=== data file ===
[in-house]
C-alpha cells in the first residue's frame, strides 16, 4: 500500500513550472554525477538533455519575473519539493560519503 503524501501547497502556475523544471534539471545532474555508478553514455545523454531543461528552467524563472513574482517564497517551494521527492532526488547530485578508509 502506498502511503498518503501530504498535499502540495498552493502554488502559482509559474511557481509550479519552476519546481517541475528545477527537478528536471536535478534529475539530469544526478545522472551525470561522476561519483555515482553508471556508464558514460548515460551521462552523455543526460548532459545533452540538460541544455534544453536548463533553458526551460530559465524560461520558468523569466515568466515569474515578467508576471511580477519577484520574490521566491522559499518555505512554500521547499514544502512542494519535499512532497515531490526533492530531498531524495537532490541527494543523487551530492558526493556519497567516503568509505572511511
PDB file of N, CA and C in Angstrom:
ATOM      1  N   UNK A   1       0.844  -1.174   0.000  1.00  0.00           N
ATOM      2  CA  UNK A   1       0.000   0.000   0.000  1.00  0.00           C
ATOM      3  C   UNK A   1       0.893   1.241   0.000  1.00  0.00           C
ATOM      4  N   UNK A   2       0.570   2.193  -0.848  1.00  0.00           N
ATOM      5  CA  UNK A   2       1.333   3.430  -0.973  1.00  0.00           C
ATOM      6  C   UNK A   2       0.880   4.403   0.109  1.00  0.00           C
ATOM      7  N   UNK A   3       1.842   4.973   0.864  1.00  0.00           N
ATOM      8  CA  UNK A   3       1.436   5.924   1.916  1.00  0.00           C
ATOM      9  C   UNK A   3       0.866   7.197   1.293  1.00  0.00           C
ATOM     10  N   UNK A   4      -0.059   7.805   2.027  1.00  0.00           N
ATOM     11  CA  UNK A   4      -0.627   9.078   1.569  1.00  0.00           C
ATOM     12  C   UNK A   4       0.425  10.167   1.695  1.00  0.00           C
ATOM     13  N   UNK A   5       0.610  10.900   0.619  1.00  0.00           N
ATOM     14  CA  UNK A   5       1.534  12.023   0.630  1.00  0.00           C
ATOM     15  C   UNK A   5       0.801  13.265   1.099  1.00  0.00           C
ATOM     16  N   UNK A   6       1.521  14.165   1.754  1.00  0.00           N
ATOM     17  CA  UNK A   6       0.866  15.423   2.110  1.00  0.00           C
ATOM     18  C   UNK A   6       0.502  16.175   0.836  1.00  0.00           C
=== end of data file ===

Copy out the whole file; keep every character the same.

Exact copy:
[in-house]
C-alpha cells in the first residue's frame, strides 16, 4: 500500500513550472554525477538533455519575473519539493560519503 503524501501547497502556475523544471534539471545532474555508478553514455545523454531543461528552467524563472513574482517564497517551494521527492532526488547530485578508509 502506498502511503498518503501530504498535499502540495498552493502554488502559482509559474511557481509550479519552476519546481517541475528545477527537478528536471536535478534529475539530469544526478545522472551525470561522476561519483555515482553508471556508464558514460548515460551521462552523455543526460548532459545533452540538460541544455534544453536548463533553458526551460530559465524560461520558468523569466515568466515569474515578467508576471511580477519577484520574490521566491522559499518555505512554500521547499514544502512542494519535499512532497515531490526533492530531498531524495537532490541527494543523487551530492558526493556519497567516503568509505572511511
PDB file of N, CA and C in Angstrom:
ATOM      1  N   UNK A   1       0.844  -1.174   0.000  1.00  0.00           N
ATOM      2  CA  UNK A   1       0.000   0.000   0.000  1.00  0.00           C
ATOM      3  C   UNK A   1       0.893   1.241   0.000  1.00  0.00           C
ATOM      4  N   UNK A   2       0.570   2.193  -0.848  1.00  0.00           N
ATOM      5  CA  UNK A   2       1.333   3.430  -0.973  1.00  0.00           C
ATOM      6  C   UNK A   2       0.880   4.403   0.109  1.00  0.00           C
ATOM      7  N   UNK A   3       1.842   4.973   0.864  1.00  0.00           N
ATOM      8  CA  UNK A   3       1.436   5.924   1.916  1.00  0.00           C
ATOM      9  C   UNK A   3       0.866   7.197   1.293  1.00  0.00           C
ATOM     10  N   UNK A   4      -0.059   7.805   2.027  1.00  0.00           N
ATOM     11  CA  UNK A   4      -0.627   9.078   1.569  1.00  0.00           C
ATOM     12  C   UNK A   4       0.425  10.167   1.695  1.00  0.00           C
ATOM     13  N   UNK A   5       0.610  10.900   0.619  1.00  0.00           N
ATOM     14  CA  UNK A   5       1.534  12.023   0.630  1.00  0.00           C
ATOM     15  C   UNK A   5       0.801  13.265   1.099  1.00  0.00           C
ATOM     16  N   UNK A   6       1.521  14.165   1.754  1.00  0.00           N
ATOM     17  CA  UNK A   6       0.866  15.423   2.110  1.00  0.00           C
ATOM     18  C   UNK A   6       0.502  16.175   0.836  1.00  0.00           C